When is Beef a Product of the USA

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bmcdonald

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Biggest BMW auto manufacturing facility in the world is in Spartanburg, SC, USA. Engines and other parts are flown in from Germany to the nearby GSP international airport. 1500 cars per day produced there by 11,000 US employees and 70% of the cars exported - with a lot going to China. Goes against the model of a lot of global manufacturers, doesn't it?

But, would you call these cars "Product of the USA" given that the engines and other major parts were not made here? Obviously beef is simpler than that. When the calf is born here, fed here and processed here, it is a product of the USA. Even if slaughtered in a Brazilian owned facility by imported workers. If the calves come from Mexico or Canada and fed here and slaughtered here, it is not as clear what label they should get. I think a person could make a valid argument either way and feel that their conclusion is the right one - for them.
How can you compare the 2? When vehicles have a thousands of parts and cattle very few. Its would be hard pressed to get vehicle 100% american made nowadays. But cattle are different story.
 

simme

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How can you compare the 2? When vehicles have a thousands of parts and cattle very few. Its would be hard pressed to get vehicle 100% american made nowadays. But cattle are different story.
That's why I said "Obviously beef is simpler than that". There was also another point in my post. That an expensive German manufacturer would build their largest plant in the US, staff it with native born non-union southern people, and EXPORT 70% of those cars with many of them going to CHINA. While US manufacturers shut down domestic facilities, manufacture in CHINA and export to the US. Sometimes I get carried away and weave in another topic. Sorry for the confusion.:)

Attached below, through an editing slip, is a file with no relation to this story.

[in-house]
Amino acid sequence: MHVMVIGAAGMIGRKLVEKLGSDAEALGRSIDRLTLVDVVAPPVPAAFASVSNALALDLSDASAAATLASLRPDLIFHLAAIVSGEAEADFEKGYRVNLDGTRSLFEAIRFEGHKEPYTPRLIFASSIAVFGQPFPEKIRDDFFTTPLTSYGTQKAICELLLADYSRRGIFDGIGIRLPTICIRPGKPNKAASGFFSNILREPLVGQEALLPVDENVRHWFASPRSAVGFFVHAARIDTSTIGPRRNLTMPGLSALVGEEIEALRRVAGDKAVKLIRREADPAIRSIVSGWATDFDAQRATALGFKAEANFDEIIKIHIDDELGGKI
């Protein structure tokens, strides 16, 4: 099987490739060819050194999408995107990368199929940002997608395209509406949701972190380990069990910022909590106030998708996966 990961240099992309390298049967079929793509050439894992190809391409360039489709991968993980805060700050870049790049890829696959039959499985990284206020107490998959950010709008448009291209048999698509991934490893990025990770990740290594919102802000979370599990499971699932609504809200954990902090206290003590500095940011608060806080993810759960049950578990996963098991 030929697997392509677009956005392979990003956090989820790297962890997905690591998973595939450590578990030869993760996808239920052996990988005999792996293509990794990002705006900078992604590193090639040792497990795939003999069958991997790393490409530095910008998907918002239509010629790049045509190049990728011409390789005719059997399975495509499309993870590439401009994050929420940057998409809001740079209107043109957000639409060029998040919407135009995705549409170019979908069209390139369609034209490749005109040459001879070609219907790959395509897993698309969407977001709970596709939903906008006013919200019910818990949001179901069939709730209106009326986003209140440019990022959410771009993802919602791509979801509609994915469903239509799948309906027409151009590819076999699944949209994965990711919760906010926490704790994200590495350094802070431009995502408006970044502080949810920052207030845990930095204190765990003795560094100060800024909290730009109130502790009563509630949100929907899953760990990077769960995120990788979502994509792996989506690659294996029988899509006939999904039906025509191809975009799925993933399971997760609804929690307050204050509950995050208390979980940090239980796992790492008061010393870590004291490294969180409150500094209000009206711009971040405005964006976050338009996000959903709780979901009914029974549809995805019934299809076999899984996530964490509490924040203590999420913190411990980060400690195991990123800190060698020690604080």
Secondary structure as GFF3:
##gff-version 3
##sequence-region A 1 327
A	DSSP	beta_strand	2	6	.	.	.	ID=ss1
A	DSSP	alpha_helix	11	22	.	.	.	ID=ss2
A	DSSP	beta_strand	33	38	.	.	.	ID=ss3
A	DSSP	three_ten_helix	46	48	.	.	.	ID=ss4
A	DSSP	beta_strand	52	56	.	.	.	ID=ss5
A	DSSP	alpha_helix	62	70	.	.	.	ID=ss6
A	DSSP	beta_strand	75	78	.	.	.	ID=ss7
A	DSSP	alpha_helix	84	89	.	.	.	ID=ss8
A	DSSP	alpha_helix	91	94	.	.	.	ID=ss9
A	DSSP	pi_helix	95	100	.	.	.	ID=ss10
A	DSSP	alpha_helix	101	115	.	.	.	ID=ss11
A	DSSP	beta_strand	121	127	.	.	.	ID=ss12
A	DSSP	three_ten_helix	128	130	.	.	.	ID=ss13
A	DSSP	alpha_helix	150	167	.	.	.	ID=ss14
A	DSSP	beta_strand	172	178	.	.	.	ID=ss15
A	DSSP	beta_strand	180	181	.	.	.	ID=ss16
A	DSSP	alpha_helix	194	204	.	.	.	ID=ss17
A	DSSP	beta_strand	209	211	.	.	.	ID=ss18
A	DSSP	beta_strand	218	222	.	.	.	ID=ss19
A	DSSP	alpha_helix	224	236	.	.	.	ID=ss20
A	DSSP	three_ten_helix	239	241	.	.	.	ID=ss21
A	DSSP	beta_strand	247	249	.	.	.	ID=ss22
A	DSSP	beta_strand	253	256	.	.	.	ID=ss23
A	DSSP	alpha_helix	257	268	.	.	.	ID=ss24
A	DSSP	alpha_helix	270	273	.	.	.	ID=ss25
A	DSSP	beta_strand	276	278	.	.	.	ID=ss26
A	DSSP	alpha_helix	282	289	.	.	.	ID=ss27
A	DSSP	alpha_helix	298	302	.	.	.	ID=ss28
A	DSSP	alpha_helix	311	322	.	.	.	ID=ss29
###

Extra topic - I also read that some people take their cattle to US dis-assembly processors and end up not getting all the parts, like livers and hides. And suspect they may have lost some burger.
 

Hpacres440p

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That's why I said "Obviously beef is simpler than that". There was also another point in my post. That an expensive German manufacturer would build their largest plant in the US, staff it with native born non-union southern people, and EXPORT 70% of those cars with many of them going to CHINA. While US manufacturers shut down domestic facilities, manufacture in CHINA and export to the US. Sometimes I get carried away and weave in another topic. Sorry for the confusion.:)
Extra topic - I also read that some people take their cattle to US dis-assembly processors and end up not getting all the parts, like livers and hides. And suspect they may have lost some burger.
Heck, that happens with some local processors!🤨
 

Buck Randall

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I think that if all imported animals had to be branded and implanted that would be fine. But that is a lot of work that the importer would never go for.
It would be fine, but there's an angle to this that most producers don't consider.


Mexico and Canada are the 4th and 5th largest buyers of our beef. We can't impose restrictions on their beef without expecting them to do the same to us. If it hurts our own export market, it's probably not worth it.
 

Silver

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Goods are a product of the country in which they last underwent a substantial transformation. So if you fiddled with it last it’s yours.
I think if Canada imports a steer from the US, feeds and processes the steer, and contaminates it with listeria we should not be calling that beef a product of the USA.
 

Lee VanRoss

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Silver, I expect more out of you than to apply a one animal example to the national identification of a country's production.
Suppose we work on a solution that can benefit both of us?
I like mine medium rare, sliced rather thin and cooked fast. Almost crispy on the outside and the inside a bit like a branding iron fire taste.
You may not but that does not make either of us totally wrong, unless you use ketchup!
 

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